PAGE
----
(The blogpost part of my winning entry for the Veritas Young Wine Writer award, translated from Afrikaans to English)
When in search of an unusual wine or wine type, people often chase after them in the farthest reaches of the planet. French Bordeaux, Argentinian Malbec or German Riesling. Sometimes you look so far afield that you end up missing the gem that was right under your nose.
I discovered such a gem in a small bottle with a content resembling that of a brandy. No label. Just a name, written in Tip-Ex. Joostenberg Long & Late.
“A rarity,” I was assured.
“Uniquely dry-sweet,” I was told.
“Perfect cheeseboard wine,” was the advice I was given.
And it was exactly that. All of that and more.
My dad used to buy Hanepoot sweet wine, in those big bottles with the little ear on. A light straw-colour. He has a small, old wine barrel in the kitchen. Just a few liters. The sweet wine would be put in the little barrel. And it would be left there. Until we’d almost forgotten about it. Then one day, a year later, as winter creeps around, the barrel will be opened. Sweet, syrupy goodness would come out, almost the colour of Port. My mom’s favourite.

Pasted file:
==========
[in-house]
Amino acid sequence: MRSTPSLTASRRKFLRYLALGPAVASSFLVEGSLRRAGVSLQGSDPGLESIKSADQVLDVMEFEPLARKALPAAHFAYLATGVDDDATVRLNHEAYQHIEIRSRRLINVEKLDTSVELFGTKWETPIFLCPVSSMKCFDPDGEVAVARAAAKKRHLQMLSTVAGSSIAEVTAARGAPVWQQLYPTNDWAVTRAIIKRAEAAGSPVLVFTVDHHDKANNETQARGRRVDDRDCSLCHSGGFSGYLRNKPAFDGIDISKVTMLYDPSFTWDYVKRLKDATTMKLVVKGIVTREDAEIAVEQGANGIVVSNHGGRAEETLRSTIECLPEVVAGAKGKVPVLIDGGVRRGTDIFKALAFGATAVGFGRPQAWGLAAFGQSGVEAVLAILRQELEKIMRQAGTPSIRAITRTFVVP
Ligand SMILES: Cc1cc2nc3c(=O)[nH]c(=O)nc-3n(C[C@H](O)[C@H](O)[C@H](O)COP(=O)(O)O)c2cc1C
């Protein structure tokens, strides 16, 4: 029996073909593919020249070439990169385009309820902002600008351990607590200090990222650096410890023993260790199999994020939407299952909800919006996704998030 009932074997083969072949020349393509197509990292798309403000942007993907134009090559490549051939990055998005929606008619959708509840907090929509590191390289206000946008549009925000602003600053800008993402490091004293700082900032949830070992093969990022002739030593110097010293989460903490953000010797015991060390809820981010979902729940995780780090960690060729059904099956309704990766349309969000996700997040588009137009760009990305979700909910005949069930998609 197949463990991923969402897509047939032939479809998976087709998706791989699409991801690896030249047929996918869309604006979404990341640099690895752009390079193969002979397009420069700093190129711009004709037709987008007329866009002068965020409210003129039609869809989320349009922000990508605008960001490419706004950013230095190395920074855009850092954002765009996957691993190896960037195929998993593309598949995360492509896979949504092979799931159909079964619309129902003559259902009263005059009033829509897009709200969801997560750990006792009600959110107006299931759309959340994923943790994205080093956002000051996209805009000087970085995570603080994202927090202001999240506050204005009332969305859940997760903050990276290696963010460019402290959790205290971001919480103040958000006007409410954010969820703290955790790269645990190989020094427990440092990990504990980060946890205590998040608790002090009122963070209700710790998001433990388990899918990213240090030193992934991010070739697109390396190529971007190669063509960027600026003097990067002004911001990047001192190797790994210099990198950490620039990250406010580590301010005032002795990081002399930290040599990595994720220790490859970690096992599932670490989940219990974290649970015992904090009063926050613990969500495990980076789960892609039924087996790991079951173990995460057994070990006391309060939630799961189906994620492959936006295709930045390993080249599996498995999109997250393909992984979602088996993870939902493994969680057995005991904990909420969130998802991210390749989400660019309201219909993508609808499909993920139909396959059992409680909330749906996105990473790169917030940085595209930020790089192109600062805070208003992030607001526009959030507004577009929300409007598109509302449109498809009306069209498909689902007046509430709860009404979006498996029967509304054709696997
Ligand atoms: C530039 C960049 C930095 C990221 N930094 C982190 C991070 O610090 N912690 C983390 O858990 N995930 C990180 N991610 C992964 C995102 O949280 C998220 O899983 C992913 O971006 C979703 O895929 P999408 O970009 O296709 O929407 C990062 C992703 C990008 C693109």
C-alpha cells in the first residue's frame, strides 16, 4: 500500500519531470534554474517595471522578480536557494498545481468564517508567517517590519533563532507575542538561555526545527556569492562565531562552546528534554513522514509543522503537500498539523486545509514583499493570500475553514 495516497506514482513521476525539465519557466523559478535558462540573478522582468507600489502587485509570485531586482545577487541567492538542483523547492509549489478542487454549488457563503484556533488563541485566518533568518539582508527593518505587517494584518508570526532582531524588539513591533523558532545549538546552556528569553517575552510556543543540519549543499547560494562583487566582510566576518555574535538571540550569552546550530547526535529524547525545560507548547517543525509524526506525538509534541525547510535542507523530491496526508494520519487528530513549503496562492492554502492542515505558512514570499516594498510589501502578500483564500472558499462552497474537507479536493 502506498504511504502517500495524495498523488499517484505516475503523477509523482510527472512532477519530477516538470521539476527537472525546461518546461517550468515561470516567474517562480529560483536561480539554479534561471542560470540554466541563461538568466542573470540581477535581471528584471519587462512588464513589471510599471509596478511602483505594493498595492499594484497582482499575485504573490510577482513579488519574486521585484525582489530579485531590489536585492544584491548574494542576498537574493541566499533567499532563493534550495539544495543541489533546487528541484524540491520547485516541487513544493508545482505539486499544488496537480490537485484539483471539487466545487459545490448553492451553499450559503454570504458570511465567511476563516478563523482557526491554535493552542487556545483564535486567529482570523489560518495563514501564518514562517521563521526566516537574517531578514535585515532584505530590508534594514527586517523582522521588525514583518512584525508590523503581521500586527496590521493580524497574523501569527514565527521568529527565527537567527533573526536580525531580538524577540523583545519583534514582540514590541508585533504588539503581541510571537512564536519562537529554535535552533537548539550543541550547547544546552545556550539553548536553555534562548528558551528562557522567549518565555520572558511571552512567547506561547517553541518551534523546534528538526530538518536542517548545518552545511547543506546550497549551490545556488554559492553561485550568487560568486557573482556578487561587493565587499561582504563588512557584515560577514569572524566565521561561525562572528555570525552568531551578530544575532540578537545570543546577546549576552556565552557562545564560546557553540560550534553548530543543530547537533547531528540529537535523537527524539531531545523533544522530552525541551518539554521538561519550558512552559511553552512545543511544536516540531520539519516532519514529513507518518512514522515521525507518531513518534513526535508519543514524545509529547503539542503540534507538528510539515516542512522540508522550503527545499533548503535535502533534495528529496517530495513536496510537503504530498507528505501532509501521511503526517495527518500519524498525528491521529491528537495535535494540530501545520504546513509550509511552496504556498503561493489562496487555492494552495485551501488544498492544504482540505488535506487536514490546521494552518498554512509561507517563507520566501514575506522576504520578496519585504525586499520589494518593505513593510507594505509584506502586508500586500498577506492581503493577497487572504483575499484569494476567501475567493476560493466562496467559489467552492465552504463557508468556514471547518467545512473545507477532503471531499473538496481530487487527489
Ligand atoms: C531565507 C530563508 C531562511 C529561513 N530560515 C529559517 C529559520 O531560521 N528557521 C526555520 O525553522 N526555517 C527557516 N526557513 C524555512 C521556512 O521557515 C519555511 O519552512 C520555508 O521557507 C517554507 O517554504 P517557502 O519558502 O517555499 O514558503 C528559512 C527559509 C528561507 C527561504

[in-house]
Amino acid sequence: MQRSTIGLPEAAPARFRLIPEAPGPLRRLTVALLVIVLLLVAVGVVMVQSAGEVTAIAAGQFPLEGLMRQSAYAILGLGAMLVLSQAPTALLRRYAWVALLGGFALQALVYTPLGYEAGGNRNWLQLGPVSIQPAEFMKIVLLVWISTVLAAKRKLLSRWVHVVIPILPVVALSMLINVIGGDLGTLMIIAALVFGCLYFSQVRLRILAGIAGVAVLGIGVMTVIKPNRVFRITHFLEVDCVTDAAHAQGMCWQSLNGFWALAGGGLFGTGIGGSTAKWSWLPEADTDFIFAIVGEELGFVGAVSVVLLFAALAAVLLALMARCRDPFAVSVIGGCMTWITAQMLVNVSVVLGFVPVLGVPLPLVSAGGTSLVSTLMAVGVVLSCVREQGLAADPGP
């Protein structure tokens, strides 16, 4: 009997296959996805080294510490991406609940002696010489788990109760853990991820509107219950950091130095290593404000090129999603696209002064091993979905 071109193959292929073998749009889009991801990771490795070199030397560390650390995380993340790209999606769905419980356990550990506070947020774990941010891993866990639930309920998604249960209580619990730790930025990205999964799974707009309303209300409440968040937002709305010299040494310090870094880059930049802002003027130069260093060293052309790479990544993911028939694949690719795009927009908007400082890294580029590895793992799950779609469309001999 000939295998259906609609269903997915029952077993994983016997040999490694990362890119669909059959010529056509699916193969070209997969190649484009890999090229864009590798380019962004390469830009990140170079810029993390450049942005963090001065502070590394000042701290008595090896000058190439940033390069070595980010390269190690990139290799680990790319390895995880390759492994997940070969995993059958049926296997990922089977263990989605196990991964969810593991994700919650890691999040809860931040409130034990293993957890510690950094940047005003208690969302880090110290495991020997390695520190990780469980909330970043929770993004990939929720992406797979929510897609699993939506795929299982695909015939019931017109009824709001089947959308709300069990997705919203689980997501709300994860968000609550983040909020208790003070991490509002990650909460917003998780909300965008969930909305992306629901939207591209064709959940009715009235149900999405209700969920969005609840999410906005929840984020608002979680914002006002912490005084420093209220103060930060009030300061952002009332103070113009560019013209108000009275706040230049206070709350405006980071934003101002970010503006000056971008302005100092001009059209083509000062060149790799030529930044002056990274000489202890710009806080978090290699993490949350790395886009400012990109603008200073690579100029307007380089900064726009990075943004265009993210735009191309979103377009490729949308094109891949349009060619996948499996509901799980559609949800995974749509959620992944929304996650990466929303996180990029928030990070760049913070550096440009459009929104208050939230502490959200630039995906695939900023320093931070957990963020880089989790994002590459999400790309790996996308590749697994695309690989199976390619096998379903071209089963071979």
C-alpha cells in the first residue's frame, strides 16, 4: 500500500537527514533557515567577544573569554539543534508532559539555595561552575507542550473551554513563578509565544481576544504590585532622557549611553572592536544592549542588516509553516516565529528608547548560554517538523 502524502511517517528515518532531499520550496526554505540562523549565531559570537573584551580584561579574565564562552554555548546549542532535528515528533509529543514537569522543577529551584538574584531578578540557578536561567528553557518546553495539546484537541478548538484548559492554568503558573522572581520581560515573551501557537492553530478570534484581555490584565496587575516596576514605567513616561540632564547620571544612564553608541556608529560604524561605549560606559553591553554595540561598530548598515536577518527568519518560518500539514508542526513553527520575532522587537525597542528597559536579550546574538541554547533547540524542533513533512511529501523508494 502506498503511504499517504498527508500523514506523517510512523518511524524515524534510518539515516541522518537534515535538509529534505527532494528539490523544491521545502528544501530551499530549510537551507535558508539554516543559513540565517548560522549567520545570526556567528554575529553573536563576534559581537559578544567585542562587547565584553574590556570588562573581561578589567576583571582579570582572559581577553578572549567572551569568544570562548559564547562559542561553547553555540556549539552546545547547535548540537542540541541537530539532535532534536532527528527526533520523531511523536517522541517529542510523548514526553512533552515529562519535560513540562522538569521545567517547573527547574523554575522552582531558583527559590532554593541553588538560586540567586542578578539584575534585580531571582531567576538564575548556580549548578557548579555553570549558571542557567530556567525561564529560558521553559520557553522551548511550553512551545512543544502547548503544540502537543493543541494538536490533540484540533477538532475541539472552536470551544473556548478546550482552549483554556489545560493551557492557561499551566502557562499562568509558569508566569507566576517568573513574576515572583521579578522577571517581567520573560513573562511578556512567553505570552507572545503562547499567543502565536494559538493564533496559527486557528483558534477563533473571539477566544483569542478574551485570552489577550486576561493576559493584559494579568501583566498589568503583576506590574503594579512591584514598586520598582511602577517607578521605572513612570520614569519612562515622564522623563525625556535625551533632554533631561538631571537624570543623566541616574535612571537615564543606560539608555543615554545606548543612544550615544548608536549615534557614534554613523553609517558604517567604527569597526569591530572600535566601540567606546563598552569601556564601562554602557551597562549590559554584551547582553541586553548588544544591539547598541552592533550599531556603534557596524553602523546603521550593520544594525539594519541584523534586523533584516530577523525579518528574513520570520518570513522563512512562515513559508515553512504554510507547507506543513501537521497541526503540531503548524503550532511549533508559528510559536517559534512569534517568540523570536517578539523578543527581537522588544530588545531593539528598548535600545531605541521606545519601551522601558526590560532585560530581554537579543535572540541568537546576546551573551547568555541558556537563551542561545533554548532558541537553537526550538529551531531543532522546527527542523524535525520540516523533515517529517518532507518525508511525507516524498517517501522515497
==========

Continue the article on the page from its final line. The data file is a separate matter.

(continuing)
The Joostenberg Long & Late is nothing like my dad’s little creation. But the story behind it reminds me of it. It’s an experimental wine, a single barrel of 2004 Chenin Blanc. Harvested late, fermented in the barrel for 3 months and then just left for 8 years.
The winemaker isn’t entirely sure what to make of it either. The closest description is a Vin Jaune-style wine. Strong sherry character, but it isn’t fortified. Lots of sugar, but the sweetness is masked by something that dances around the edge of your consciousness, but you can’t quite put your finger on it. An earthy, nutty taste that just barely eludes you.
It’s a damn shame it was such a small bottle.